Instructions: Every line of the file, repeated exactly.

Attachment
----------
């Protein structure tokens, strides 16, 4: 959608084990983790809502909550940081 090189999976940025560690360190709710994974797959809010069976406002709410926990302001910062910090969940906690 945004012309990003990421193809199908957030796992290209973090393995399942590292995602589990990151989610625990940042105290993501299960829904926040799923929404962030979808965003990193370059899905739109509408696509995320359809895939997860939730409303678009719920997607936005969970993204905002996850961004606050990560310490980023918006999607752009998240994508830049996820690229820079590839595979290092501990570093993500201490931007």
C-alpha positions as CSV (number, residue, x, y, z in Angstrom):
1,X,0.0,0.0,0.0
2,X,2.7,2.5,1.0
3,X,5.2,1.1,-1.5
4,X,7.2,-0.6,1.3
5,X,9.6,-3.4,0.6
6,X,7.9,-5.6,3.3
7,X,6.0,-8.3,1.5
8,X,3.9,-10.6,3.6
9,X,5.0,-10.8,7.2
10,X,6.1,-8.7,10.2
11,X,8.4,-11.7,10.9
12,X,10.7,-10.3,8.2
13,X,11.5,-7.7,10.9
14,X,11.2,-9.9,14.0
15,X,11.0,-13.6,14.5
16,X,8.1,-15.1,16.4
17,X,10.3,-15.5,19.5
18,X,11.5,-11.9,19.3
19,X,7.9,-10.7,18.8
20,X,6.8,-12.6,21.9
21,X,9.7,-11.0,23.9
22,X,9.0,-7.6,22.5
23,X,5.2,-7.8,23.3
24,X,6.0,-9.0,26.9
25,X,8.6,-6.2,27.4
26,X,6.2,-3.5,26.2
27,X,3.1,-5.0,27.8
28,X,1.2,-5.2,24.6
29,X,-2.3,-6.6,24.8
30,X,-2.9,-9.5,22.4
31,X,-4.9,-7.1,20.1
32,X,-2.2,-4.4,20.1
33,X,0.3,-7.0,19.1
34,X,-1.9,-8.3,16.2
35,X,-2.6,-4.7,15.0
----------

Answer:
């Protein structure tokens, strides 16, 4: 959608084990983790809502909550940081 090189999976940025560690360190709710994974797959809010069976406002709410926990302001910062910090969940906690 945004012309990003990421193809199908957030796992290209973090393995399942590292995602589990990151989610625990940042105290993501299960829904926040799923929404962030979808965003990193370059899905739109509408696509995320359809895939997860939730409303678009719920997607936005969970993204905002996850961004606050990560310490980023918006999607752009998240994508830049996820690229820079590839595979290092501990570093993500201490931007």
C-alpha positions as CSV (number, residue, x, y, z in Angstrom):
1,X,0.0,0.0,0.0
2,X,2.7,2.5,1.0
3,X,5.2,1.1,-1.5
4,X,7.2,-0.6,1.3
5,X,9.6,-3.4,0.6
6,X,7.9,-5.6,3.3
7,X,6.0,-8.3,1.5
8,X,3.9,-10.6,3.6
9,X,5.0,-10.8,7.2
10,X,6.1,-8.7,10.2
11,X,8.4,-11.7,10.9
12,X,10.7,-10.3,8.2
13,X,11.5,-7.7,10.9
14,X,11.2,-9.9,14.0
15,X,11.0,-13.6,14.5
16,X,8.1,-15.1,16.4
17,X,10.3,-15.5,19.5
18,X,11.5,-11.9,19.3
19,X,7.9,-10.7,18.8
20,X,6.8,-12.6,21.9
21,X,9.7,-11.0,23.9
22,X,9.0,-7.6,22.5
23,X,5.2,-7.8,23.3
24,X,6.0,-9.0,26.9
25,X,8.6,-6.2,27.4
26,X,6.2,-3.5,26.2
27,X,3.1,-5.0,27.8
28,X,1.2,-5.2,24.6
29,X,-2.3,-6.6,24.8
30,X,-2.9,-9.5,22.4
31,X,-4.9,-7.1,20.1
32,X,-2.2,-4.4,20.1
33,X,0.3,-7.0,19.1
34,X,-1.9,-8.3,16.2
35,X,-2.6,-4.7,15.0